Why study Karl Rahner? : with Dr Karen Kilby in discussion with Professor Tom O'Loughlin
The work of the German theologian Karl Rahner (1904-84) has had a profound influence in the later decades of the twentieth century. In this episode of the ‘Why Study’ series, Dr. Karen Kilby, one of the world’s foremost authorities on the work of Karl Rahner, identifies key elements of his thought and suggests that these are still valuable insights for Christian thinkers.
Why study a Book of Common Prayer? : with Dr Frances Knight in discussion with Professor Tom O'Lough
In this episode of the ‘Why Study’ series, Dr. Frances Knight, an expert in history of Anglicanism, shows how a single book from the early nineteenth century – a copy of the Book of Common Prayer – can be the key to understanding the religious culture of a period.
Why do we do proofs?
The aim of this session is to motivate students to understand why we might want to do proofs, why proofs are important, and how they can help us. In particular, the student will learn the following: proofs can help you to really see WHY a result is true; problems that are easy to state can be hard to solve (Fermat's Last Theorem); sometimes statements which appear to be intuitively obvious may turn out to be false (the Hospitals paradox); the answer to a question will often depend crucially on t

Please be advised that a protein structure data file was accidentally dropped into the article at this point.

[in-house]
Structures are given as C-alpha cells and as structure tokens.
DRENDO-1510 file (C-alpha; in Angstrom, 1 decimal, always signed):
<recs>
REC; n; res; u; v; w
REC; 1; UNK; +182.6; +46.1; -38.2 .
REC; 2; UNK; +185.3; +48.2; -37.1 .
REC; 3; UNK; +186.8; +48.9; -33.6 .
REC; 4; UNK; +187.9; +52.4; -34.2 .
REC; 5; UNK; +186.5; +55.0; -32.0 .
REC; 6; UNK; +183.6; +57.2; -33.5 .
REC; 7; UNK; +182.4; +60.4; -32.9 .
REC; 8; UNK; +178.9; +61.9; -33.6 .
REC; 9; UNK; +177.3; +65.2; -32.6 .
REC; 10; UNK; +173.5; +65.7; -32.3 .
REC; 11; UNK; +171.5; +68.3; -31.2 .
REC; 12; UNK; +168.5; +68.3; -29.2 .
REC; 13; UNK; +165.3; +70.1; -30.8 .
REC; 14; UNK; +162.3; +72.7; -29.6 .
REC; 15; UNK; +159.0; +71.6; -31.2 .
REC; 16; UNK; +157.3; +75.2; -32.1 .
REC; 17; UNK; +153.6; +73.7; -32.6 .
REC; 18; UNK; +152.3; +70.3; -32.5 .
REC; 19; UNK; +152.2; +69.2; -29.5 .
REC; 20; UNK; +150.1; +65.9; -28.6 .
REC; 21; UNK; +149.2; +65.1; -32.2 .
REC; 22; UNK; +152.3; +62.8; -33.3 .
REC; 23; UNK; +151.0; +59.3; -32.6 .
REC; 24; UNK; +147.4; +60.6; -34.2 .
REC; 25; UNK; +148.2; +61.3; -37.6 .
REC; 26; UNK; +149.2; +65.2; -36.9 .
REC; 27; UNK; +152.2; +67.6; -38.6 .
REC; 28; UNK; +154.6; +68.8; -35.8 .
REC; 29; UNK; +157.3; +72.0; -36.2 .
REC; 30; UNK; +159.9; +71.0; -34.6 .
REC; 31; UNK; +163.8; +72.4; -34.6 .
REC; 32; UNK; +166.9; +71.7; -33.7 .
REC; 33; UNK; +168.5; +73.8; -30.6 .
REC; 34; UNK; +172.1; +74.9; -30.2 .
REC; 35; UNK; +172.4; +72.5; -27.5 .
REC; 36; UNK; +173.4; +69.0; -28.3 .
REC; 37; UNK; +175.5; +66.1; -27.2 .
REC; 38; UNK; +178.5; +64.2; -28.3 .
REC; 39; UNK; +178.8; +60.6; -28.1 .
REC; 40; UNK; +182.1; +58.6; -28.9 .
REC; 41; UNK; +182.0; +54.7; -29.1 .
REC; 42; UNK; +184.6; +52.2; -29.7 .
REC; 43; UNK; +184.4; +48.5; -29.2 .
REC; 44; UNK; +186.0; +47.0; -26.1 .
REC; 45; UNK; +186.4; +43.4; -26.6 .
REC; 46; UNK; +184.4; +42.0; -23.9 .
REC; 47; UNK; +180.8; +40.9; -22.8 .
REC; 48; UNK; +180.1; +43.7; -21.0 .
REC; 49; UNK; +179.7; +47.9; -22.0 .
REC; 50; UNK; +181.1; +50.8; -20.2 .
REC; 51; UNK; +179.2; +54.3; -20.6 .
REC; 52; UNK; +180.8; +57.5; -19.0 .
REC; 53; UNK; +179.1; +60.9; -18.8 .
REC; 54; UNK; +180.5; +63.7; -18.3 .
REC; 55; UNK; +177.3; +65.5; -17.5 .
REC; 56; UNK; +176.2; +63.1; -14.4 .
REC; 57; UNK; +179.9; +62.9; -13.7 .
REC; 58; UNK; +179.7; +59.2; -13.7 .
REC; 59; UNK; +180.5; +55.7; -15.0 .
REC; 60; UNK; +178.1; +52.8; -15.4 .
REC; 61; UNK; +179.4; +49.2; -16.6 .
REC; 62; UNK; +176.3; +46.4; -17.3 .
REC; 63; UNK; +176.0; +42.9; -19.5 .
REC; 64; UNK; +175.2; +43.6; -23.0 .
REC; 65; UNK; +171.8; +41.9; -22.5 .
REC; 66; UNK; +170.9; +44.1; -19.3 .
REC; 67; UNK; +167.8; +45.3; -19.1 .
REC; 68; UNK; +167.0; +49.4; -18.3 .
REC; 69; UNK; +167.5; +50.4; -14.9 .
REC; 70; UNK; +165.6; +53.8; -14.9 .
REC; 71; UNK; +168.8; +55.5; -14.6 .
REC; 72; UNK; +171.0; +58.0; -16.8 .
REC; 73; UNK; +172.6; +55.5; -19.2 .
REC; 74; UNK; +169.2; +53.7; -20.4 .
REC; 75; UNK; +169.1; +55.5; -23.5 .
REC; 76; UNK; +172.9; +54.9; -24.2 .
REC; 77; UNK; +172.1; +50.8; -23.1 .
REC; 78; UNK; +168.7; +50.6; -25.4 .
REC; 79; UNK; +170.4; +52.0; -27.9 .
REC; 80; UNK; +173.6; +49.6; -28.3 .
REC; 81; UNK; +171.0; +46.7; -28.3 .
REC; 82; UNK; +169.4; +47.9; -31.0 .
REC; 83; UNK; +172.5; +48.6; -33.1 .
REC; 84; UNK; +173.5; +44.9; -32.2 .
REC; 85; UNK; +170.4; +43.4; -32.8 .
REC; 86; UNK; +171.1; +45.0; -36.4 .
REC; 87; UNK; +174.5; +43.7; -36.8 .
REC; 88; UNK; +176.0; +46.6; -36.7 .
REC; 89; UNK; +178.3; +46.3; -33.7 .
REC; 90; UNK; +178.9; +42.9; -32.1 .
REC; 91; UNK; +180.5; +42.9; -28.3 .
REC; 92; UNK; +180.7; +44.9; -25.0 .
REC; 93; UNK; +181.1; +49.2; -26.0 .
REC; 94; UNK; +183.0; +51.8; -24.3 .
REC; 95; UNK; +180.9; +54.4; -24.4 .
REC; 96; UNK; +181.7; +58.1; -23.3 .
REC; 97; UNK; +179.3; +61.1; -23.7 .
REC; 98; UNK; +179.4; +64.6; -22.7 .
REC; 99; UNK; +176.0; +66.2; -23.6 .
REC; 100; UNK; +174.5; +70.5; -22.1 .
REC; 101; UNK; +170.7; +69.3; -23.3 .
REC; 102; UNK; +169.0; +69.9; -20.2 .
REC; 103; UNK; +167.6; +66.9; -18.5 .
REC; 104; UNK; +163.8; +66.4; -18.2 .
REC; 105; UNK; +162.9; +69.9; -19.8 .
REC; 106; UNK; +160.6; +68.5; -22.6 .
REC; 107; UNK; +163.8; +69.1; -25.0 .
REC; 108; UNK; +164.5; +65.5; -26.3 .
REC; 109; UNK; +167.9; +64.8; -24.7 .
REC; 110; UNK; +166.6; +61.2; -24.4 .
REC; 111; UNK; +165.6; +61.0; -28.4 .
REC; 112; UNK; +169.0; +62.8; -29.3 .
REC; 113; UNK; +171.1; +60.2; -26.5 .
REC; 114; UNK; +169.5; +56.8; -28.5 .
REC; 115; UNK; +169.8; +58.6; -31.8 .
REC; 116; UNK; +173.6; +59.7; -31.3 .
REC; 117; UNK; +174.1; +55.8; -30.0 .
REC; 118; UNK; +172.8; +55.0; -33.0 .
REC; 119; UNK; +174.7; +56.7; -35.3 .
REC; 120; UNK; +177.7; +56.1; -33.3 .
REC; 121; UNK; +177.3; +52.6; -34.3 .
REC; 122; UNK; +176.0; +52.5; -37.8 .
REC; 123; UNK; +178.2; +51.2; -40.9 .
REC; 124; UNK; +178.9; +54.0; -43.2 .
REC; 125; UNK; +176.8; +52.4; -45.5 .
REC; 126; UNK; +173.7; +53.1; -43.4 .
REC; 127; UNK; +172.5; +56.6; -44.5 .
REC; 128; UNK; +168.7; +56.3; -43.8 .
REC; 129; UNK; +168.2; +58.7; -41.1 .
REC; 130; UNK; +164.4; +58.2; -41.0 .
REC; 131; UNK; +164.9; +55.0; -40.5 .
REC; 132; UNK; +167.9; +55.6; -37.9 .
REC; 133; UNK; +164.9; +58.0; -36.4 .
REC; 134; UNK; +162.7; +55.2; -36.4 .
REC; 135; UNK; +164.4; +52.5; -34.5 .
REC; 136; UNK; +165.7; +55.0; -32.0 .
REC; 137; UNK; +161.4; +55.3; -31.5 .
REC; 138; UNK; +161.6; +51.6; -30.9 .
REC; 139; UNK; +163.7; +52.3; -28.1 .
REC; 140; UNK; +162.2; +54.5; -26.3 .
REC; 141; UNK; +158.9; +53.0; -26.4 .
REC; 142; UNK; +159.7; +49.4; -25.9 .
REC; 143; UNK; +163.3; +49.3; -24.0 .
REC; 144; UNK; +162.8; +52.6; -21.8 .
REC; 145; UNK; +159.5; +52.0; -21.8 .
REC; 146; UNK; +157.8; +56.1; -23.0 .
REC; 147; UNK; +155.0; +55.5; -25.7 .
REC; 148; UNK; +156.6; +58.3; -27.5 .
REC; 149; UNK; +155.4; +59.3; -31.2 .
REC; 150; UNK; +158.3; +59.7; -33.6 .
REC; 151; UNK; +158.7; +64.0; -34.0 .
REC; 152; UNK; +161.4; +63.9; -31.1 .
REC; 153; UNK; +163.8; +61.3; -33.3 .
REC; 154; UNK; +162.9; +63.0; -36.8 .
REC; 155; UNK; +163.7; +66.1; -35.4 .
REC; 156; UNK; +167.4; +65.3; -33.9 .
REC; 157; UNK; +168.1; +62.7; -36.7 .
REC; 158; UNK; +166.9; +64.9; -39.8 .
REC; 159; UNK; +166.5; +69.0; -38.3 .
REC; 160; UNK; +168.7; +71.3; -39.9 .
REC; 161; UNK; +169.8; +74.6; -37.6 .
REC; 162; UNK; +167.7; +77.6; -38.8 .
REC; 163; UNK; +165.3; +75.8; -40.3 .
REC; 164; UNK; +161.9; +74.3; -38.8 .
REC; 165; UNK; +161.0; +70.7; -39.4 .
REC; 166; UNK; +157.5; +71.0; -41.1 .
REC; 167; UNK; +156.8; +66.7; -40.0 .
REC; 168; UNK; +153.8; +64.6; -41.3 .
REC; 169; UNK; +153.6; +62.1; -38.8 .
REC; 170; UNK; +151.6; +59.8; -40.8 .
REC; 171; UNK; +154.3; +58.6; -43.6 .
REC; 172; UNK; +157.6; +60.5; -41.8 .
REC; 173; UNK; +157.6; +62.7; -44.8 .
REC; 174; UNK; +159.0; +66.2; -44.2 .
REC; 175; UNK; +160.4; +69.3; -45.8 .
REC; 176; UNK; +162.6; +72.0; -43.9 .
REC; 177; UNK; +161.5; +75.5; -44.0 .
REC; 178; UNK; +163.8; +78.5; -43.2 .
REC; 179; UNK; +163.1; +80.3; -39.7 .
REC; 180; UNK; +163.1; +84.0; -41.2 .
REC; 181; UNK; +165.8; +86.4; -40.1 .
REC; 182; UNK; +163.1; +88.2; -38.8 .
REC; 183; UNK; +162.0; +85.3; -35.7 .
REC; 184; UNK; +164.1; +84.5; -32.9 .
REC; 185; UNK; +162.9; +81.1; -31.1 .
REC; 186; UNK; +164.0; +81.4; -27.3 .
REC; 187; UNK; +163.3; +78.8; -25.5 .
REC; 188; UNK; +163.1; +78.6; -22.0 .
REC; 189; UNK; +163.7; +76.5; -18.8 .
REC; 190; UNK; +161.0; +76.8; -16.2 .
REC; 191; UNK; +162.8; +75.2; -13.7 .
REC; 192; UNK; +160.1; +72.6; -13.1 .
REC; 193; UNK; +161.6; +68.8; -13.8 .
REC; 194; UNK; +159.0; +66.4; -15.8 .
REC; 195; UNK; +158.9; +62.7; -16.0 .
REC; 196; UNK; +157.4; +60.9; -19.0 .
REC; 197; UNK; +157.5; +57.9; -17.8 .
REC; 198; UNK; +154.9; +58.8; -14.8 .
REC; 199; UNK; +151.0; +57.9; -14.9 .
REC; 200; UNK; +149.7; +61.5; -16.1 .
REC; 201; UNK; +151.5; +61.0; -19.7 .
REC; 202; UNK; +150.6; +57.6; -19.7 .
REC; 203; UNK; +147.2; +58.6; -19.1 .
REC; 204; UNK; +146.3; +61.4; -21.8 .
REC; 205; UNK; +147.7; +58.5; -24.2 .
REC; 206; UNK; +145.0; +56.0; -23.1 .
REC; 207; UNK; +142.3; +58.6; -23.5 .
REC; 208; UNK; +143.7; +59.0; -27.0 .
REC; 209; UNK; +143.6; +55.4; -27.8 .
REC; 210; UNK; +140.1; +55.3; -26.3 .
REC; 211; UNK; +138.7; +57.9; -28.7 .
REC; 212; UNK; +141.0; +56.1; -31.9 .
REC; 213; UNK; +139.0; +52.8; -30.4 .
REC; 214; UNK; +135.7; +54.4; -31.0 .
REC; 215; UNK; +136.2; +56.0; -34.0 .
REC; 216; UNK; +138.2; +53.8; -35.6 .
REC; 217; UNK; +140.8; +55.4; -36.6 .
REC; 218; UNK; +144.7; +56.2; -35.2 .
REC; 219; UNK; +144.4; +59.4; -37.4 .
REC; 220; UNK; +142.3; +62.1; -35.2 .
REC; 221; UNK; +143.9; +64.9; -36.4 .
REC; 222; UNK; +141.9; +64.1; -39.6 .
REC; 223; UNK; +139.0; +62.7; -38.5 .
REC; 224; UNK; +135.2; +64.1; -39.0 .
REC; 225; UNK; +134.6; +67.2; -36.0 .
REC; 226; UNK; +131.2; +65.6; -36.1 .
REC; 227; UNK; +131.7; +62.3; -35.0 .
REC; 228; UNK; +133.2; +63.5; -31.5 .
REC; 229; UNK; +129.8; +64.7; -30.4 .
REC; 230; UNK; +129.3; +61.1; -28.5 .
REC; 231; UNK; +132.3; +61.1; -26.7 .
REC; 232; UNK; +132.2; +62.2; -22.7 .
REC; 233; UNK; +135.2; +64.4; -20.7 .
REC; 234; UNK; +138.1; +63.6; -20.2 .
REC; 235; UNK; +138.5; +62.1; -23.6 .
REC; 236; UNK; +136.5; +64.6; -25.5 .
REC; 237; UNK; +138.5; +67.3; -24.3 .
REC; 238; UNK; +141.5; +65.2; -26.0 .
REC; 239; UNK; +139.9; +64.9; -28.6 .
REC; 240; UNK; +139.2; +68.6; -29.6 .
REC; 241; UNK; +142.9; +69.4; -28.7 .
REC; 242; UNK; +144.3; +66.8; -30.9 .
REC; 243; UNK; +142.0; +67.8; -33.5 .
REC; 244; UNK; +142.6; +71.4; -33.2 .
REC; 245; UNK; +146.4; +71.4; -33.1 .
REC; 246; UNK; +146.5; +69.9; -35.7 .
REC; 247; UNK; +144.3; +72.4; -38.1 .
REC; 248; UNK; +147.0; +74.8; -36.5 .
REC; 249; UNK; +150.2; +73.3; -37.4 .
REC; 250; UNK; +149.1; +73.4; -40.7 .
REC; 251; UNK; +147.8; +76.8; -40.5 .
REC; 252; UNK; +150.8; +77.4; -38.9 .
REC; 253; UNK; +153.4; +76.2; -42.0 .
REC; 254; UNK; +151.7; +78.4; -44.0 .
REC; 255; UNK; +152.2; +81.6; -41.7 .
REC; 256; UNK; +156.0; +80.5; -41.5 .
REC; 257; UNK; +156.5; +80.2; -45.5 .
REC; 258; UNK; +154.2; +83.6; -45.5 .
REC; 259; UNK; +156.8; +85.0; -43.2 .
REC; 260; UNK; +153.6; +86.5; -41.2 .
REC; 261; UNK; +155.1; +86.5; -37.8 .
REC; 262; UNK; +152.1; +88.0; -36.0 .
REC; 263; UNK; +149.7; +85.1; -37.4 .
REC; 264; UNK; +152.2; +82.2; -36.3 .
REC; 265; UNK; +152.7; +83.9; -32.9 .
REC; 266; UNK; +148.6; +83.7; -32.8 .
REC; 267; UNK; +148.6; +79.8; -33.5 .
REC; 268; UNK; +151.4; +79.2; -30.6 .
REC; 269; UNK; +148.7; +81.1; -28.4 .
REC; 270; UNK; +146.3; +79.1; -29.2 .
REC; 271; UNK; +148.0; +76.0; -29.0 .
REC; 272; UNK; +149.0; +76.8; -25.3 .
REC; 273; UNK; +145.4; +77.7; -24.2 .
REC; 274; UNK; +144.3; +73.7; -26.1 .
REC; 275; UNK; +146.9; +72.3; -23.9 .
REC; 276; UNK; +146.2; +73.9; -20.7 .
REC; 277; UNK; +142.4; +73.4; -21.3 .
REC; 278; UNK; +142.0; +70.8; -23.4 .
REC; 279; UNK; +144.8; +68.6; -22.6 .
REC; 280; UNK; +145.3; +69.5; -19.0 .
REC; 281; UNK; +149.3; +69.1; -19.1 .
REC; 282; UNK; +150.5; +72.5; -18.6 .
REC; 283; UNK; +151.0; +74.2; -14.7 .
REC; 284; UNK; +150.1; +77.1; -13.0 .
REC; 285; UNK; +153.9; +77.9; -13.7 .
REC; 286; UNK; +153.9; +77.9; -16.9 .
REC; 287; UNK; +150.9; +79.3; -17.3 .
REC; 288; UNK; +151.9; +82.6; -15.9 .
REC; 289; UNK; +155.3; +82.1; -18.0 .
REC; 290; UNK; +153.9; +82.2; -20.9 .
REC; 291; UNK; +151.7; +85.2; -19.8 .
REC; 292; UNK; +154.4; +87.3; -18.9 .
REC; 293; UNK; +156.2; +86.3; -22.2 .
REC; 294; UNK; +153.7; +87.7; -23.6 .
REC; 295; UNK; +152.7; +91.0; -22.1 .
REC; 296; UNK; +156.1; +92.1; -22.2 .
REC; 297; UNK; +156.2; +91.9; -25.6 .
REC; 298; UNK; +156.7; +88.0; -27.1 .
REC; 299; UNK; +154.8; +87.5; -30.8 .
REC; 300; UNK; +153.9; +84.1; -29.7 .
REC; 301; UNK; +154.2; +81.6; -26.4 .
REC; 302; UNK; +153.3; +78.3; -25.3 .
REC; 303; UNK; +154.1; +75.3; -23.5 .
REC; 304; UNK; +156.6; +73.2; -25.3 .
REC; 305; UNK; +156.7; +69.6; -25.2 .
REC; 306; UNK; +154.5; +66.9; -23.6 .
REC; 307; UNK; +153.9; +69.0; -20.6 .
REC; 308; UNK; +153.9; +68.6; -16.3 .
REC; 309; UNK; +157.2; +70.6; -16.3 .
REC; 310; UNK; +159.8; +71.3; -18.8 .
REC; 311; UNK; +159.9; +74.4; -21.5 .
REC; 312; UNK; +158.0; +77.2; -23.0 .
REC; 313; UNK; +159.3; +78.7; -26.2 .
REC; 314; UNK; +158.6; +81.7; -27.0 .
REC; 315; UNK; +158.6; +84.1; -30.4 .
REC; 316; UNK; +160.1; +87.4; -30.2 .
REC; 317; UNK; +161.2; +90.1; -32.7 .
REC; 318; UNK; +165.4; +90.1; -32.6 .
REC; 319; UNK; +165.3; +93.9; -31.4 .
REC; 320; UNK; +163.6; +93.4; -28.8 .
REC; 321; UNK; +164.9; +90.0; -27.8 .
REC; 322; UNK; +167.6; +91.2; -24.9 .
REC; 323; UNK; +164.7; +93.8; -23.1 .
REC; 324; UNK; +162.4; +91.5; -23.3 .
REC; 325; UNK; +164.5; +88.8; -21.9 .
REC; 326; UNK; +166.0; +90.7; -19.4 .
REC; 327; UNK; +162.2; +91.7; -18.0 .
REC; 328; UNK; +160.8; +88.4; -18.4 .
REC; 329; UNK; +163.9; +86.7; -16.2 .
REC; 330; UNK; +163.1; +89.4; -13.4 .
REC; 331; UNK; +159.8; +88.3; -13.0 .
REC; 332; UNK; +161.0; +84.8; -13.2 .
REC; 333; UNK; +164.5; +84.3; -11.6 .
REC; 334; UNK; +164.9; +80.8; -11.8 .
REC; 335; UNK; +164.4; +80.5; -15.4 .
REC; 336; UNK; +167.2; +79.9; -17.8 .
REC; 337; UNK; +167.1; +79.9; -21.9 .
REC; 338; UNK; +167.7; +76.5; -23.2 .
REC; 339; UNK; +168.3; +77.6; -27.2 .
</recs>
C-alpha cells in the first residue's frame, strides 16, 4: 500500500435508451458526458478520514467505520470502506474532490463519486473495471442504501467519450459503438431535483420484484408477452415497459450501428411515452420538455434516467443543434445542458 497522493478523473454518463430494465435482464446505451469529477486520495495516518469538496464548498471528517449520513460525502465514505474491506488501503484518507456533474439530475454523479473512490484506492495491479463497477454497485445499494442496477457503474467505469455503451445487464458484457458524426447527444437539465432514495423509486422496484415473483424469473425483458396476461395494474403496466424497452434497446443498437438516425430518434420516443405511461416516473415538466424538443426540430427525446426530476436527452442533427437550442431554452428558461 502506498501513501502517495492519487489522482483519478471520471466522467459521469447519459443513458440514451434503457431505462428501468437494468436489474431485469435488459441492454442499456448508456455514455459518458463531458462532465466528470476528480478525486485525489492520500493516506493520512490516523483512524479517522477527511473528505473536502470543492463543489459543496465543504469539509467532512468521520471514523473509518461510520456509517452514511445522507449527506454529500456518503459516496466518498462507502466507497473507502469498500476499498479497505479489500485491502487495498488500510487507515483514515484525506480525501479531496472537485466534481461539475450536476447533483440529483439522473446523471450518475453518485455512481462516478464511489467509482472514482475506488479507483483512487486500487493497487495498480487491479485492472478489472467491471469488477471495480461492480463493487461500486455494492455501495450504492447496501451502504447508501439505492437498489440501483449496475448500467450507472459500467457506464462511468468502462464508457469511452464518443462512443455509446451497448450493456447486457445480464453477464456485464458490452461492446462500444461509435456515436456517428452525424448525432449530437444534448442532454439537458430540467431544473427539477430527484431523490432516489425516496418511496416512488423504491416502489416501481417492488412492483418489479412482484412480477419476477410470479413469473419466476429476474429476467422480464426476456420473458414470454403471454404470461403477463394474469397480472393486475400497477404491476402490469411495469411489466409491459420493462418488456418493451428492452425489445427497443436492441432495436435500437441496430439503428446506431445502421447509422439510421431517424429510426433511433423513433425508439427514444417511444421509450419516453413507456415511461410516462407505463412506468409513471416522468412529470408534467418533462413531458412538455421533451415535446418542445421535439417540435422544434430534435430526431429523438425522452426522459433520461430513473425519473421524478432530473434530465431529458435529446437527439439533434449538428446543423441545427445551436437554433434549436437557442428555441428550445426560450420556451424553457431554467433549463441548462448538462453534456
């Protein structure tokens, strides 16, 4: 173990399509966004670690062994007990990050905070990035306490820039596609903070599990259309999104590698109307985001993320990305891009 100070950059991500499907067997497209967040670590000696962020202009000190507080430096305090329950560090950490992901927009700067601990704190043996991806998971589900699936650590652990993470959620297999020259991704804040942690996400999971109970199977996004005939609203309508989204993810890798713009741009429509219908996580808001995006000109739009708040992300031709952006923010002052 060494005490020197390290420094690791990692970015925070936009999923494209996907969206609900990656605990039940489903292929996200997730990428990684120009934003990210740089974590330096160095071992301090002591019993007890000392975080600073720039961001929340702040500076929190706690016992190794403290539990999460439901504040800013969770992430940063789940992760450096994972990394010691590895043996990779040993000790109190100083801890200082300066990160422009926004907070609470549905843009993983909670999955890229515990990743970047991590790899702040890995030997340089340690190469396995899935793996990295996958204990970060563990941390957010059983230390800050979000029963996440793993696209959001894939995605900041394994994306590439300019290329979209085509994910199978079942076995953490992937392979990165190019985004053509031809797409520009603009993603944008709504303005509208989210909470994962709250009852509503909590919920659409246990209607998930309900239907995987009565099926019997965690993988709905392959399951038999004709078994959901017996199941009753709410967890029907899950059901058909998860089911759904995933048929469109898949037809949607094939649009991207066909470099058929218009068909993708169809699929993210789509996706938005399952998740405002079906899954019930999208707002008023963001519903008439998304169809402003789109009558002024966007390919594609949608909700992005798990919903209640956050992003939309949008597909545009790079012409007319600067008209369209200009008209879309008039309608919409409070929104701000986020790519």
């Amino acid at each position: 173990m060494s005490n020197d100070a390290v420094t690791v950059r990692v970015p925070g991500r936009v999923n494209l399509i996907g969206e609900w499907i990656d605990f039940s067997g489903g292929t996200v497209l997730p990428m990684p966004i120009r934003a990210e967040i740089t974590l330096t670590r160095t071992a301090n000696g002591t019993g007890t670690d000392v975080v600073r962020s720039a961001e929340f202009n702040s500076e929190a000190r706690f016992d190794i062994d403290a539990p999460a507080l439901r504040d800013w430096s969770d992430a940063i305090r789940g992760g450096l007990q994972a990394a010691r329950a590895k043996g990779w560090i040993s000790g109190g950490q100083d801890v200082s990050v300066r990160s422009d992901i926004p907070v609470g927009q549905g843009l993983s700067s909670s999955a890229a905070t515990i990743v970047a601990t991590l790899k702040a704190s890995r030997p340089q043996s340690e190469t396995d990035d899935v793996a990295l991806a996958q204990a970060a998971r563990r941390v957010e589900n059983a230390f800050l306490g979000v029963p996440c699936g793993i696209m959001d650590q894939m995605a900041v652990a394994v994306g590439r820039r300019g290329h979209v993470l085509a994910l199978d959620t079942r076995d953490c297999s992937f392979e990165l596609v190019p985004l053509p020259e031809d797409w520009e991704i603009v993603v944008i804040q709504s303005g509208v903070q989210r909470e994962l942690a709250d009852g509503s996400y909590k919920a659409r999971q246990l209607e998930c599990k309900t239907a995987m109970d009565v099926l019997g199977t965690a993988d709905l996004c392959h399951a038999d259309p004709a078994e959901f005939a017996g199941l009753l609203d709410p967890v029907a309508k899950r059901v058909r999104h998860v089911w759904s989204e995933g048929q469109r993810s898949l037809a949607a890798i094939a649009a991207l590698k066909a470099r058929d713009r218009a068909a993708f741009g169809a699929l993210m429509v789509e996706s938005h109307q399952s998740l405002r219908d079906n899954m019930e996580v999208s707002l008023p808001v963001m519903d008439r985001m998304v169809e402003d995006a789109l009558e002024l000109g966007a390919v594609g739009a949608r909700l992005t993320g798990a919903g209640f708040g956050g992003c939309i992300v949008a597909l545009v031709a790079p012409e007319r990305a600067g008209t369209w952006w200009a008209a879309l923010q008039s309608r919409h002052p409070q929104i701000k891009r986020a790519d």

Virtual field trip
An interactive map containing computer generated 3D views of the Bowscale and Bannerdale area overlain with geology, and also alternative map data layers for the two study site is available via the 'Virtual Tour' icon on the computer desktops.
Uniform convergence and pointwise convergence
The aim of this material is to introduce the student to two notions of convergence for sequences of real-valued functions. The notion of pointwise convergence is relatively straightforward, but the notion of uniform convergence is more subtle. Uniform convergence is explained in terms of closed function balls and the new notion of sets absorbing sequences. The differences between the two types of convergence are illustrated with several examples. Some standard facts are also discussed: a unif